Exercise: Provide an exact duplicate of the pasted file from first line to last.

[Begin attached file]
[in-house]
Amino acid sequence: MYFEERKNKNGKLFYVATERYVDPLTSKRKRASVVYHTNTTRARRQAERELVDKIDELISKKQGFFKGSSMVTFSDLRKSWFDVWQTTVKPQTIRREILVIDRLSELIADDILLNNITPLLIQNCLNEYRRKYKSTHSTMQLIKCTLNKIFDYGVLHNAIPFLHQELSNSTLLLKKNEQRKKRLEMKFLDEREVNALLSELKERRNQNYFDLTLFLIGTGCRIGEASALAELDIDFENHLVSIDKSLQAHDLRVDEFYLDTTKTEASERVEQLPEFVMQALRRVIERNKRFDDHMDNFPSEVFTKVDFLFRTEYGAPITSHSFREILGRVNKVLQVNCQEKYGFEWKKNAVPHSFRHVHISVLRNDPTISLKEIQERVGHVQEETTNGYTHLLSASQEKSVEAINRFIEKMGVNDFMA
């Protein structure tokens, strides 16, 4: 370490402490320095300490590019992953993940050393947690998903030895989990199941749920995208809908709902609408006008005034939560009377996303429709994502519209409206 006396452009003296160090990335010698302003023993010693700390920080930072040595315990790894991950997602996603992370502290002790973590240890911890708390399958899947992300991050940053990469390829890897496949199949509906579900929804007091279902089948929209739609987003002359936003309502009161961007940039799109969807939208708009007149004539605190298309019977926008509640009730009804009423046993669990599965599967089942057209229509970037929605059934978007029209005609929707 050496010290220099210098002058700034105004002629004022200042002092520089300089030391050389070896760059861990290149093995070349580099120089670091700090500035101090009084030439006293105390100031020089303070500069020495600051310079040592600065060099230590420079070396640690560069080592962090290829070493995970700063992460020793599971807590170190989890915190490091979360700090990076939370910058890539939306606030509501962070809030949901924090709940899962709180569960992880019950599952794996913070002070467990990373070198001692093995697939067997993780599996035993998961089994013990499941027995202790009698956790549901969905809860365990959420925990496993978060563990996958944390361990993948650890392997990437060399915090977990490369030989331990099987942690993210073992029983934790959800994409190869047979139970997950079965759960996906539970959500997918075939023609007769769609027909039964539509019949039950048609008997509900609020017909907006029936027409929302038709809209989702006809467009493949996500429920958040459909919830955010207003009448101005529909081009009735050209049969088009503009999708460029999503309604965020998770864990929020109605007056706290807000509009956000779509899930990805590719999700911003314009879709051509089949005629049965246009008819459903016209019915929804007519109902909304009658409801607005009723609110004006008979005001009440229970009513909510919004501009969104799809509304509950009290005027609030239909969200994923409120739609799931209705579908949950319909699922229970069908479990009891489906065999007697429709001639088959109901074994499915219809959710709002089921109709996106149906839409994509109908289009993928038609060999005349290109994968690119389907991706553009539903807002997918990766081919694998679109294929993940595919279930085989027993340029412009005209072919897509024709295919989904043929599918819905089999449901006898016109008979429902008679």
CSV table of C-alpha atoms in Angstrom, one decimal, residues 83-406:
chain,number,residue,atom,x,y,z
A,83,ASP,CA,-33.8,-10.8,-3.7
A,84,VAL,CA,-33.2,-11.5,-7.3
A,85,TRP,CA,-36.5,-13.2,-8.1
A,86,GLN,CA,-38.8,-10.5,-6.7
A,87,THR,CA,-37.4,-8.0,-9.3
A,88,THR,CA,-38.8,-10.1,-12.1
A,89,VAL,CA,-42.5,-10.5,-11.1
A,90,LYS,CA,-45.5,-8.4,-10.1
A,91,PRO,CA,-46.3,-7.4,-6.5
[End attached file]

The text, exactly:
[in-house]
Amino acid sequence: MYFEERKNKNGKLFYVATERYVDPLTSKRKRASVVYHTNTTRARRQAERELVDKIDELISKKQGFFKGSSMVTFSDLRKSWFDVWQTTVKPQTIRREILVIDRLSELIADDILLNNITPLLIQNCLNEYRRKYKSTHSTMQLIKCTLNKIFDYGVLHNAIPFLHQELSNSTLLLKKNEQRKKRLEMKFLDEREVNALLSELKERRNQNYFDLTLFLIGTGCRIGEASALAELDIDFENHLVSIDKSLQAHDLRVDEFYLDTTKTEASERVEQLPEFVMQALRRVIERNKRFDDHMDNFPSEVFTKVDFLFRTEYGAPITSHSFREILGRVNKVLQVNCQEKYGFEWKKNAVPHSFRHVHISVLRNDPTISLKEIQERVGHVQEETTNGYTHLLSASQEKSVEAINRFIEKMGVNDFMA
């Protein structure tokens, strides 16, 4: 370490402490320095300490590019992953993940050393947690998903030895989990199941749920995208809908709902609408006008005034939560009377996303429709994502519209409206 006396452009003296160090990335010698302003023993010693700390920080930072040595315990790894991950997602996603992370502290002790973590240890911890708390399958899947992300991050940053990469390829890897496949199949509906579900929804007091279902089948929209739609987003002359936003309502009161961007940039799109969807939208708009007149004539605190298309019977926008509640009730009804009423046993669990599965599967089942057209229509970037929605059934978007029209005609929707 050496010290220099210098002058700034105004002629004022200042002092520089300089030391050389070896760059861990290149093995070349580099120089670091700090500035101090009084030439006293105390100031020089303070500069020495600051310079040592600065060099230590420079070396640690560069080592962090290829070493995970700063992460020793599971807590170190989890915190490091979360700090990076939370910058890539939306606030509501962070809030949901924090709940899962709180569960992880019950599952794996913070002070467990990373070198001692093995697939067997993780599996035993998961089994013990499941027995202790009698956790549901969905809860365990959420925990496993978060563990996958944390361990993948650890392997990437060399915090977990490369030989331990099987942690993210073992029983934790959800994409190869047979139970997950079965759960996906539970959500997918075939023609007769769609027909039964539509019949039950048609008997509900609020017909907006029936027409929302038709809209989702006809467009493949996500429920958040459909919830955010207003009448101005529909081009009735050209049969088009503009999708460029999503309604965020998770864990929020109605007056706290807000509009956000779509899930990805590719999700911003314009879709051509089949005629049965246009008819459903016209019915929804007519109902909304009658409801607005009723609110004006008979005001009440229970009513909510919004501009969104799809509304509950009290005027609030239909969200994923409120739609799931209705579908949950319909699922229970069908479990009891489906065999007697429709001639088959109901074994499915219809959710709002089921109709996106149906839409994509109908289009993928038609060999005349290109994968690119389907991706553009539903807002997918990766081919694998679109294929993940595919279930085989027993340029412009005209072919897509024709295919989904043929599918819905089999449901006898016109008979429902008679």
CSV table of C-alpha atoms in Angstrom, one decimal, residues 83-406:
chain,number,residue,atom,x,y,z
A,83,ASP,CA,-33.8,-10.8,-3.7
A,84,VAL,CA,-33.2,-11.5,-7.3
A,85,TRP,CA,-36.5,-13.2,-8.1
A,86,GLN,CA,-38.8,-10.5,-6.7
A,87,THR,CA,-37.4,-8.0,-9.3
A,88,THR,CA,-38.8,-10.1,-12.1
A,89,VAL,CA,-42.5,-10.5,-11.1
A,90,LYS,CA,-45.5,-8.4,-10.1
A,91,PRO,CA,-46.3,-7.4,-6.5